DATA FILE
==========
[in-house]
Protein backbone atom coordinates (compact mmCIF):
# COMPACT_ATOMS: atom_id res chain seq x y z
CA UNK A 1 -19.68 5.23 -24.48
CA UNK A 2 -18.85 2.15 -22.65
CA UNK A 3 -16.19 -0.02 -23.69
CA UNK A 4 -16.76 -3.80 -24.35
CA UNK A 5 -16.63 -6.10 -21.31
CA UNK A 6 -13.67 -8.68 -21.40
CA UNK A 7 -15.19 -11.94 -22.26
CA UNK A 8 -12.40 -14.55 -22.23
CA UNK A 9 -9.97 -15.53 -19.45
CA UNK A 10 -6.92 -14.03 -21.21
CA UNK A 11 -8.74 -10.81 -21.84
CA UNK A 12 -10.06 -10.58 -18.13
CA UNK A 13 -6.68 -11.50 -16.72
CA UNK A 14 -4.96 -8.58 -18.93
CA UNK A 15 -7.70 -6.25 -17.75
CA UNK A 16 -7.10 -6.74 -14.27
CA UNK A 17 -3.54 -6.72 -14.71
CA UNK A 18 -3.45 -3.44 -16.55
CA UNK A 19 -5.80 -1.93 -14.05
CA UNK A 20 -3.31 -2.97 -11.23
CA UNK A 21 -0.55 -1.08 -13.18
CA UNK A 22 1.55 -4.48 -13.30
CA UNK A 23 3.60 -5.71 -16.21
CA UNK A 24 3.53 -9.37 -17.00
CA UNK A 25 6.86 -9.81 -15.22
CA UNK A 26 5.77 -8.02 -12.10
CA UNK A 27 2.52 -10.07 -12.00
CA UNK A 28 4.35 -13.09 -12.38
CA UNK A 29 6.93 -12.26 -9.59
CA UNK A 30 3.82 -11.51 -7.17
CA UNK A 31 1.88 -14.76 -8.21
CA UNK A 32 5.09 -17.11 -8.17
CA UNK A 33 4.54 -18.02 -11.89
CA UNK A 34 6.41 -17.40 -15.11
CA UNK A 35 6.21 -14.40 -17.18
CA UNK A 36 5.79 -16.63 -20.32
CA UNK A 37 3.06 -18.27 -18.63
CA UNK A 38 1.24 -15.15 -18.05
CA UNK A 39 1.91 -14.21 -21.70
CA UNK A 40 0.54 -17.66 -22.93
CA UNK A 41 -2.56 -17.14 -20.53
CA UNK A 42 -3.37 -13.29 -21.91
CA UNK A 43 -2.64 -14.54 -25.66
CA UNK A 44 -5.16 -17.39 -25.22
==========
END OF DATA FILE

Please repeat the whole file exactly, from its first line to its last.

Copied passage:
[in-house]
Protein backbone atom coordinates (compact mmCIF):
# COMPACT_ATOMS: atom_id res chain seq x y z
CA UNK A 1 -19.68 5.23 -24.48
CA UNK A 2 -18.85 2.15 -22.65
CA UNK A 3 -16.19 -0.02 -23.69
CA UNK A 4 -16.76 -3.80 -24.35
CA UNK A 5 -16.63 -6.10 -21.31
CA UNK A 6 -13.67 -8.68 -21.40
CA UNK A 7 -15.19 -11.94 -22.26
CA UNK A 8 -12.40 -14.55 -22.23
CA UNK A 9 -9.97 -15.53 -19.45
CA UNK A 10 -6.92 -14.03 -21.21
CA UNK A 11 -8.74 -10.81 -21.84
CA UNK A 12 -10.06 -10.58 -18.13
CA UNK A 13 -6.68 -11.50 -16.72
CA UNK A 14 -4.96 -8.58 -18.93
CA UNK A 15 -7.70 -6.25 -17.75
CA UNK A 16 -7.10 -6.74 -14.27
CA UNK A 17 -3.54 -6.72 -14.71
CA UNK A 18 -3.45 -3.44 -16.55
CA UNK A 19 -5.80 -1.93 -14.05
CA UNK A 20 -3.31 -2.97 -11.23
CA UNK A 21 -0.55 -1.08 -13.18
CA UNK A 22 1.55 -4.48 -13.30
CA UNK A 23 3.60 -5.71 -16.21
CA UNK A 24 3.53 -9.37 -17.00
CA UNK A 25 6.86 -9.81 -15.22
CA UNK A 26 5.77 -8.02 -12.10
CA UNK A 27 2.52 -10.07 -12.00
CA UNK A 28 4.35 -13.09 -12.38
CA UNK A 29 6.93 -12.26 -9.59
CA UNK A 30 3.82 -11.51 -7.17
CA UNK A 31 1.88 -14.76 -8.21
CA UNK A 32 5.09 -17.11 -8.17
CA UNK A 33 4.54 -18.02 -11.89
CA UNK A 34 6.41 -17.40 -15.11
CA UNK A 35 6.21 -14.40 -17.18
CA UNK A 36 5.79 -16.63 -20.32
CA UNK A 37 3.06 -18.27 -18.63
CA UNK A 38 1.24 -15.15 -18.05
CA UNK A 39 1.91 -14.21 -21.70
CA UNK A 40 0.54 -17.66 -22.93
CA UNK A 41 -2.56 -17.14 -20.53
CA UNK A 42 -3.37 -13.29 -21.91
CA UNK A 43 -2.64 -14.54 -25.66
CA UNK A 44 -5.16 -17.39 -25.22